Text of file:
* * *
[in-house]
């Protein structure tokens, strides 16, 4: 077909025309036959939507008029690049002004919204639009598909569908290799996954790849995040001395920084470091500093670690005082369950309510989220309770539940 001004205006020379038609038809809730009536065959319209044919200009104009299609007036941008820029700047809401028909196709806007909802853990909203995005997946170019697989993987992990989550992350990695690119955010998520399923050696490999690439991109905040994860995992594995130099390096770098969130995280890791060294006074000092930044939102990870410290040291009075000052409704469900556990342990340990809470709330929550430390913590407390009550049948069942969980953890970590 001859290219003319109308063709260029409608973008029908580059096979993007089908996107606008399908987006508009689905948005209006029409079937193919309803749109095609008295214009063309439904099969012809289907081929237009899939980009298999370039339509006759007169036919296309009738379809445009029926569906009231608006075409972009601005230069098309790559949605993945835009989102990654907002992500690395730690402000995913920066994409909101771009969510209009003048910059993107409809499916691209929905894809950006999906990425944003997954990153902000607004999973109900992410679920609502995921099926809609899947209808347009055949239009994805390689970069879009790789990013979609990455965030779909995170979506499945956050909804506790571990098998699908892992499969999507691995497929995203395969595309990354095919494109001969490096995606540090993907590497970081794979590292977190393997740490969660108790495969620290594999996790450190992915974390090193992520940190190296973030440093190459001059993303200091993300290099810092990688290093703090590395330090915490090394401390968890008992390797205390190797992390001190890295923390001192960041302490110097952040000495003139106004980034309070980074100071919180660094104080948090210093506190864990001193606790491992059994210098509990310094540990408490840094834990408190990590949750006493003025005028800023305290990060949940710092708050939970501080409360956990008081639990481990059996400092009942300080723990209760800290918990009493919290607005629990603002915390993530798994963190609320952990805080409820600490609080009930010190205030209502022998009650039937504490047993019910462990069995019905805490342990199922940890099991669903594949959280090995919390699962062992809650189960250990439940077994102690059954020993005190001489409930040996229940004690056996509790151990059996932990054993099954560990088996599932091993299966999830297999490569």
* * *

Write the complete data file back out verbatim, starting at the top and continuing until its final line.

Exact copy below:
[in-house]
């Protein structure tokens, strides 16, 4: 077909025309036959939507008029690049002004919204639009598909569908290799996954790849995040001395920084470091500093670690005082369950309510989220309770539940 001004205006020379038609038809809730009536065959319209044919200009104009299609007036941008820029700047809401028909196709806007909802853990909203995005997946170019697989993987992990989550992350990695690119955010998520399923050696490999690439991109905040994860995992594995130099390096770098969130995280890791060294006074000092930044939102990870410290040291009075000052409704469900556990342990340990809470709330929550430390913590407390009550049948069942969980953890970590 001859290219003319109308063709260029409608973008029908580059096979993007089908996107606008399908987006508009689905948005209006029409079937193919309803749109095609008295214009063309439904099969012809289907081929237009899939980009298999370039339509006759007169036919296309009738379809445009029926569906009231608006075409972009601005230069098309790559949605993945835009989102990654907002992500690395730690402000995913920066994409909101771009969510209009003048910059993107409809499916691209929905894809950006999906990425944003997954990153902000607004999973109900992410679920609502995921099926809609899947209808347009055949239009994805390689970069879009790789990013979609990455965030779909995170979506499945956050909804506790571990098998699908892992499969999507691995497929995203395969595309990354095919494109001969490096995606540090993907590497970081794979590292977190393997740490969660108790495969620290594999996790450190992915974390090193992520940190190296973030440093190459001059993303200091993300290099810092990688290093703090590395330090915490090394401390968890008992390797205390190797992390001190890295923390001192960041302490110097952040000495003139106004980034309070980074100071919180660094104080948090210093506190864990001193606790491992059994210098509990310094540990408490840094834990408190990590949750006493003025005028800023305290990060949940710092708050939970501080409360956990008081639990481990059996400092009942300080723990209760800290918990009493919290607005629990603002915390993530798994963190609320952990805080409820600490609080009930010190205030209502022998009650039937504490047993019910462990069995019905805490342990199922940890099991669903594949959280090995919390699962062992809650189960250990439940077994102690059954020993005190001489409930040996229940004690056996509790151990059996932990054993099954560990088996599932091993299966999830297999490569």